May 15, 2019

A Model for Integrating SDOH Screening and Referral in the EHR

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Study shows success in using EHR technology to streamline social determinant of health screening and referrals to hospital and community resources.

Social determinants of health (SDOH), such as economic hardship and unsafe or unstable housing, are known to impact individuals’ health and wellbeing, but many physicians lack the time, training, and resource awareness to broach such topics during patient visits. To remedy this problem, hospitals, EHR software vendors, and organizations such as the American Medical Association are turning their attention to finding effective, efficient social determinant of health screening methods.

Boston Medical Center, which in 2017 began research and evaluation of a custom SDOH screening model, is an example of this work in action. In addition to understanding of the SDOH burdens among the hospital’s own patients, the study set out to assess the feasibility of an EHR-integrated screening system and auto-generated targeted resource referrals based on SDOH responses. This week, the research team published initial results in Medical Care.

“We hope to inspire confidence that helping patients address social needs is feasible for hospital systems, and to prove that it’s a strategy that all hospitals and states should adopt,” says Stephanie Losi, co-lead of the study.

THRIVE: An EHR-based screening and referral system

According to the study, the THRIVE screener was administered to new primary care patients in general internal medicine clinics and included questions about homelessness, housing insecurity, food insecurity, inability to afford medications, lack of transportation to medical appointments, educational aspirations, and issues with utilities, caregiving, and unemployment. In addition, THRIVE asked patients to indicate areas in which they would like referrals to additional resources. After patients answered on a paper form, medical assistants entered the responses into an electronic dashboard that automatically assigned ICD-10 codes.

The results show that among 1,696 patients screened between August 2017 and January 2018, the most commonly reported SDOH were insufficient education, unemployment, food insecurity, and trouble affording medications. Patients requested resources most frequently for education, followed by equal numbers for employment, housing, and affording medications.

The results also indicate that implementing this type of screening tool in primary care settings is feasible: of the 2420 new patients seen, 70% completed the THRIVE screener. What’s more, patients and providers willingly participated, medical assistants spent an average of just one minute to enter responses into a patient’s medical record, and EHR integration automated the ICD-10 diagnosis coding for most SDOH types and ordered relevant resource referrals that physicians could sign with the rest of their orders.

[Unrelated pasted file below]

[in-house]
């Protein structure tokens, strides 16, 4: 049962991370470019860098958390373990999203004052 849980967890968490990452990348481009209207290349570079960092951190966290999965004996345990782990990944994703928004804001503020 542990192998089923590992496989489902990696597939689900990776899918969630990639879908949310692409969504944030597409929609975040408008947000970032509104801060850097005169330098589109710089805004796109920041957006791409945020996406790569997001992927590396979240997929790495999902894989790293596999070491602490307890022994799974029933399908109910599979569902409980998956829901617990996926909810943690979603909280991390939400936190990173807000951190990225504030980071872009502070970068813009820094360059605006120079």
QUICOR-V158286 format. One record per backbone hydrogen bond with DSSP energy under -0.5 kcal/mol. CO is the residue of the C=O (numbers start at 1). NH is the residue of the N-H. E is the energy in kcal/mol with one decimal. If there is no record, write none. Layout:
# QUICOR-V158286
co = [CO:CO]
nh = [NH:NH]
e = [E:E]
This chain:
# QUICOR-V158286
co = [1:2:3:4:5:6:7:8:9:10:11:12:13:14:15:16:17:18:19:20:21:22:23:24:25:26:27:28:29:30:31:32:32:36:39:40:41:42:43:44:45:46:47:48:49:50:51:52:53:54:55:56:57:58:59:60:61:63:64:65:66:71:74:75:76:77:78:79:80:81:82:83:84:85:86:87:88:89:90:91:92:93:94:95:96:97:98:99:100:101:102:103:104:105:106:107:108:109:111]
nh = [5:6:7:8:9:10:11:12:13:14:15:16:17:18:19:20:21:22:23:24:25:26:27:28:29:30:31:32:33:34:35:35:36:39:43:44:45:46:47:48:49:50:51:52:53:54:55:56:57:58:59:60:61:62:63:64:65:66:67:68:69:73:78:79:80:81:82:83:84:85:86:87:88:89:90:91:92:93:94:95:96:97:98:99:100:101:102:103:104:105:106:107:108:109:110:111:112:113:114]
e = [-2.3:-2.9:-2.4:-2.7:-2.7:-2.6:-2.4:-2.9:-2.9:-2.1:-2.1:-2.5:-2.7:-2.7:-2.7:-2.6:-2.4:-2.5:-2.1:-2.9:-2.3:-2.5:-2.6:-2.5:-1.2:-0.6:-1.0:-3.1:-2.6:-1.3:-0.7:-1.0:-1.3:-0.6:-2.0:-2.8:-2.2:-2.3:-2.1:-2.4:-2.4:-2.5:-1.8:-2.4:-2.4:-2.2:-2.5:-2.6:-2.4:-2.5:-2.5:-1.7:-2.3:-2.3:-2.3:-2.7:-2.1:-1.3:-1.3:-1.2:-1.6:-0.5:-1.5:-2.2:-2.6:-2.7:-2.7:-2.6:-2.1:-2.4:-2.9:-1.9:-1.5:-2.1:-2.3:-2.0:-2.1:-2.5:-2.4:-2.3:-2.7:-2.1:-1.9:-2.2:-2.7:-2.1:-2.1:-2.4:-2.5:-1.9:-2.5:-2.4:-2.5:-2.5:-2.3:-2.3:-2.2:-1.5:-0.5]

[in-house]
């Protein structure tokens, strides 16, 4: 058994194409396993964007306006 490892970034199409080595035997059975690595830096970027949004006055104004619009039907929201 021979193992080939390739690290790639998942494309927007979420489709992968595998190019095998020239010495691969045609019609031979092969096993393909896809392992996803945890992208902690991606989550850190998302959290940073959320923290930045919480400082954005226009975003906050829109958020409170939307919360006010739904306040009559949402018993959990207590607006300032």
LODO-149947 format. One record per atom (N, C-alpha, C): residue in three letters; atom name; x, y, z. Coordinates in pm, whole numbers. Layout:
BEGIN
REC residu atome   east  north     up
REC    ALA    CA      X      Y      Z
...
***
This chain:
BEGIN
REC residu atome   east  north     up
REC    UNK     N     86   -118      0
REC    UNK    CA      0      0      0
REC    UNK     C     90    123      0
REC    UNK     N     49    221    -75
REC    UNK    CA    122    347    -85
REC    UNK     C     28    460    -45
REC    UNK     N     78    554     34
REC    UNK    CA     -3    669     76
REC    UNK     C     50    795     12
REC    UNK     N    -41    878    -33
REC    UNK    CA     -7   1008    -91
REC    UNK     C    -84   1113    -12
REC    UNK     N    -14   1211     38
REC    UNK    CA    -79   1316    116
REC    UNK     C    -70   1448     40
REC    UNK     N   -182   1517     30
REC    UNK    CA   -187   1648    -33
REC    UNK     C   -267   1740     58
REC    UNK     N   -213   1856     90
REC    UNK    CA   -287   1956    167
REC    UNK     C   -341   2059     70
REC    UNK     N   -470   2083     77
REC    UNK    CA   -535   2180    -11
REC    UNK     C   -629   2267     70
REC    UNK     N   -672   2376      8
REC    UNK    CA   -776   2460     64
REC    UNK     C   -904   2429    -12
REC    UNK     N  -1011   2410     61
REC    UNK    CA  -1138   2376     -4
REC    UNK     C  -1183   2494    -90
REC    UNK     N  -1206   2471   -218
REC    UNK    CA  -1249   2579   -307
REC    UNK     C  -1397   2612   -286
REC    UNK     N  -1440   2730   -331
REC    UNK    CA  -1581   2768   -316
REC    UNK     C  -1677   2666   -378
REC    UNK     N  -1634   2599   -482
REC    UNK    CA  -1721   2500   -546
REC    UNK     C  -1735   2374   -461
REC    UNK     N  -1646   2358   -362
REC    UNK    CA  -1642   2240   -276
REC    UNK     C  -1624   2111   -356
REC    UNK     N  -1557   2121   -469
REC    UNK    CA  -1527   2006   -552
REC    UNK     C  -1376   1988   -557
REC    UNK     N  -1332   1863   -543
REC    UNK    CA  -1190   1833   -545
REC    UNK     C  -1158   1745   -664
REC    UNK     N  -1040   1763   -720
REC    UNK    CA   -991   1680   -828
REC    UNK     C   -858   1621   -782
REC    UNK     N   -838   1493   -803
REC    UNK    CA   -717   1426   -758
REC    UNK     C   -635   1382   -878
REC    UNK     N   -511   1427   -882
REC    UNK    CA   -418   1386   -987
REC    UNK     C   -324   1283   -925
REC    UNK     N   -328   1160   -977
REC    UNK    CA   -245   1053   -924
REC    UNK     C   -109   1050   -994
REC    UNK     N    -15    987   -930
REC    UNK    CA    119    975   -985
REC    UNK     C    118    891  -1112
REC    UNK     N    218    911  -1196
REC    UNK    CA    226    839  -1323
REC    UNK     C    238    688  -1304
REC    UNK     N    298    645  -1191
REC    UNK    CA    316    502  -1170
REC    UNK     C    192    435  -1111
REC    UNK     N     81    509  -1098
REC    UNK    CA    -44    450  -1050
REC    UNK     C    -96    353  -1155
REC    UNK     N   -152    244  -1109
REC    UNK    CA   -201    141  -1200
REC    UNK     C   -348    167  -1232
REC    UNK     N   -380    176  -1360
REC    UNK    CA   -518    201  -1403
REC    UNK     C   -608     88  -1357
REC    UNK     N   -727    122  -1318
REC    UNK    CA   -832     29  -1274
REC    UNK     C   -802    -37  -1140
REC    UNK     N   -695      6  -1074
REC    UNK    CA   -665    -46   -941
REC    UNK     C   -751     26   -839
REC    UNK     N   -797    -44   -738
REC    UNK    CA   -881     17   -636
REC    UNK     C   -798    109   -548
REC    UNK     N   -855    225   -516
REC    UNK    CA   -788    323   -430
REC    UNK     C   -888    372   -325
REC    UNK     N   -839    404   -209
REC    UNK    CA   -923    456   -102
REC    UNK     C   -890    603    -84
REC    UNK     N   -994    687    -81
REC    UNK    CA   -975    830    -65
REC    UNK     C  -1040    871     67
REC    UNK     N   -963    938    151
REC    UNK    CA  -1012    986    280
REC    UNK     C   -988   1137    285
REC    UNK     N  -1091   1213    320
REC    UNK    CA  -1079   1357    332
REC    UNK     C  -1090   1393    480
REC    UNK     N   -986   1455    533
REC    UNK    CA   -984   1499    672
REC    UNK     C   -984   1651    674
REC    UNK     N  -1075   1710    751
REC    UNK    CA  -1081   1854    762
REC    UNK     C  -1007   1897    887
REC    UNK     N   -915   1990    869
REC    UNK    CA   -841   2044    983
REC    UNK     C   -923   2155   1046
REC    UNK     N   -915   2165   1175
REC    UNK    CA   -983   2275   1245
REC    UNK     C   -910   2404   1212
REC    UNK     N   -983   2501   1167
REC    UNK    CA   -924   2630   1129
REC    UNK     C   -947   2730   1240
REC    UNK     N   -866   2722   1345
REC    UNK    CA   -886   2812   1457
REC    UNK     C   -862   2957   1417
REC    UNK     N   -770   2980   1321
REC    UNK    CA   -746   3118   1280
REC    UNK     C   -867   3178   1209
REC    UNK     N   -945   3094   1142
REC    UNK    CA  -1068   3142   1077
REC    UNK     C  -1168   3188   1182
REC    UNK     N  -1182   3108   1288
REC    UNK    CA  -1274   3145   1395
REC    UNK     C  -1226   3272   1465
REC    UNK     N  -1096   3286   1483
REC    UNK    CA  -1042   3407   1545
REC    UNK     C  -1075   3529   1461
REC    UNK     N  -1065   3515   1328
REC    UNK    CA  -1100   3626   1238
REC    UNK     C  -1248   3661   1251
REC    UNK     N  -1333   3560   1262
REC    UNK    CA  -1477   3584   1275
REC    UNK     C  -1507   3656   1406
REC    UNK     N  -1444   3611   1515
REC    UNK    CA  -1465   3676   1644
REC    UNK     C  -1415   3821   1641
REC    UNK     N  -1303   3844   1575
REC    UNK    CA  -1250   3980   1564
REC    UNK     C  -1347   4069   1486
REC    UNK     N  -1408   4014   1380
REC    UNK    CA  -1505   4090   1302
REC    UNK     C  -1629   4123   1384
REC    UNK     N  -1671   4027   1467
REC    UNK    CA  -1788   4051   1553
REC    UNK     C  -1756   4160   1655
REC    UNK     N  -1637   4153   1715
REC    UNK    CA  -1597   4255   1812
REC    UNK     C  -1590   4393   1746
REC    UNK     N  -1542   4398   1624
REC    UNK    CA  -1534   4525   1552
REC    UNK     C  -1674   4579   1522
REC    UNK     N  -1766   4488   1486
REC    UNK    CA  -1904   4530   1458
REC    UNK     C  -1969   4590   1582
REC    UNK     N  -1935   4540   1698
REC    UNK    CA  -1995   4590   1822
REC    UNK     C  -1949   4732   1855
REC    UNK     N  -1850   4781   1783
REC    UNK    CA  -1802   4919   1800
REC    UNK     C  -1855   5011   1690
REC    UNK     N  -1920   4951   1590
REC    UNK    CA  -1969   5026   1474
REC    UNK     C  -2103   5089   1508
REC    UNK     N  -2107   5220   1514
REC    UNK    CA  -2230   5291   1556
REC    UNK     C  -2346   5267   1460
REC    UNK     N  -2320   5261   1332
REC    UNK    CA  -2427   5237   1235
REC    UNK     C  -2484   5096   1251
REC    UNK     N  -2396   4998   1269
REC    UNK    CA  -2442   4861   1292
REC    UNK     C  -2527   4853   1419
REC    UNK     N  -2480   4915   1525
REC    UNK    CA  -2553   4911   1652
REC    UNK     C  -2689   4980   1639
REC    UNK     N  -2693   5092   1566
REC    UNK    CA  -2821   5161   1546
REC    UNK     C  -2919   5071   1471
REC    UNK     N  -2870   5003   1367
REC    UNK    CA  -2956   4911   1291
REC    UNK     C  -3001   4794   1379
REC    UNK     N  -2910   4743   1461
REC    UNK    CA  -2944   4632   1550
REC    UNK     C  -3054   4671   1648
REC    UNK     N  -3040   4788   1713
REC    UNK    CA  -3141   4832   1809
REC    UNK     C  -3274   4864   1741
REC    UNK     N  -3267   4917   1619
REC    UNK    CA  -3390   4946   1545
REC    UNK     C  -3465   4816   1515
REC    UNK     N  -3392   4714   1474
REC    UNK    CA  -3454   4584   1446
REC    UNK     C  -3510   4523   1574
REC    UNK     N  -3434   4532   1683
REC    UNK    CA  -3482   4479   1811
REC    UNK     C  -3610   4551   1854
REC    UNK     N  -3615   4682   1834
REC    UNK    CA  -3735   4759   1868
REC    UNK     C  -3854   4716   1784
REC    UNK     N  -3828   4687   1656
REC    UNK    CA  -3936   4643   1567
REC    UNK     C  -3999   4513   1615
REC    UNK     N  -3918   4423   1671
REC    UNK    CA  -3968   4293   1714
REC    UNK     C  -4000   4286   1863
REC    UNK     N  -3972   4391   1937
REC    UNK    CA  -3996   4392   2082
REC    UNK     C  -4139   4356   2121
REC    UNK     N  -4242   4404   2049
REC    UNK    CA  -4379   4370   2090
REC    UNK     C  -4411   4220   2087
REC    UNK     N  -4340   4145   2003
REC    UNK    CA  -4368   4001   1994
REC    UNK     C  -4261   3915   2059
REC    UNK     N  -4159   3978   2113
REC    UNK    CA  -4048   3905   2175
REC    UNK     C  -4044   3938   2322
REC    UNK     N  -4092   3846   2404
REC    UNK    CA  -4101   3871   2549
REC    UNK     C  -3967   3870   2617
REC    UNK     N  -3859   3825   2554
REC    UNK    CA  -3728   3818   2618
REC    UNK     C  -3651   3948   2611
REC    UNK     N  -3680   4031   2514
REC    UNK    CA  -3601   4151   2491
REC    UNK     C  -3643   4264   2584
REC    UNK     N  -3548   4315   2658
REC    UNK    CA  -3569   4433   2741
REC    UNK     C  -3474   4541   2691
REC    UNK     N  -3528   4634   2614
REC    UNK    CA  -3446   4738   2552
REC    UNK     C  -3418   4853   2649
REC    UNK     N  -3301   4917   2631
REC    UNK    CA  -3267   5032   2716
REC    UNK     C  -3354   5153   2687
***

The authors attribute the implementation’s success to institutional buy-in and appropriate provider training, a process that involved plenty of stakeholder feedback before finalization. Researchers found that physicians didn’t want to add time to an already-full workload. The team was able to bring the time down to one minute and one click.

“We really wanted to help providers instead of adding a burden,” says primary care physician Pablo Buitron de la Vega, MD, a lead author of the study.

Filling a gap in data-driven care delivery

Buitron de la Vega envisions BMC’s ongoing SDOH screening and analysis leading to additional discoveries and improved lives.

“There’s still no evidence that universal screening for social needs can impact health outcomes or utilization — not because we haven’t been able to prove it, but because there are very few institutions in the country that do universal screening for social needs,” he says.

Since the initial study, the THRIVE program has screened more than 50,000 patients across ambulatory primary care and is due to roll out in BMC’s emergency department this summer, effectively doubling the number of patients screened.

While the SDOH data collection helps physicians connect individual patients with community resources, it also provides valuable information to the hospital about widespread needs. Data from THRIVE has helped inform BMC’s larger initiatives to address issues such as affordable housing and local food access. The team hopes that their ongoing research will quantify how screening and referrals for social needs can decrease factors such as mortality, utilization, and ED visits. With that information, they hope other health systems can deploy similar interventions and disrupt the cycle of poor outcomes across the country.

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About the Author

Sandra Larson

Sandra Larson is a Boston-based freelance journalist covering urban and social issues and policy. Besides HealthCity, her work has appeared in Bay State Banner, Next City, The New York Times, and The Guardian. She holds a master’s degree in...

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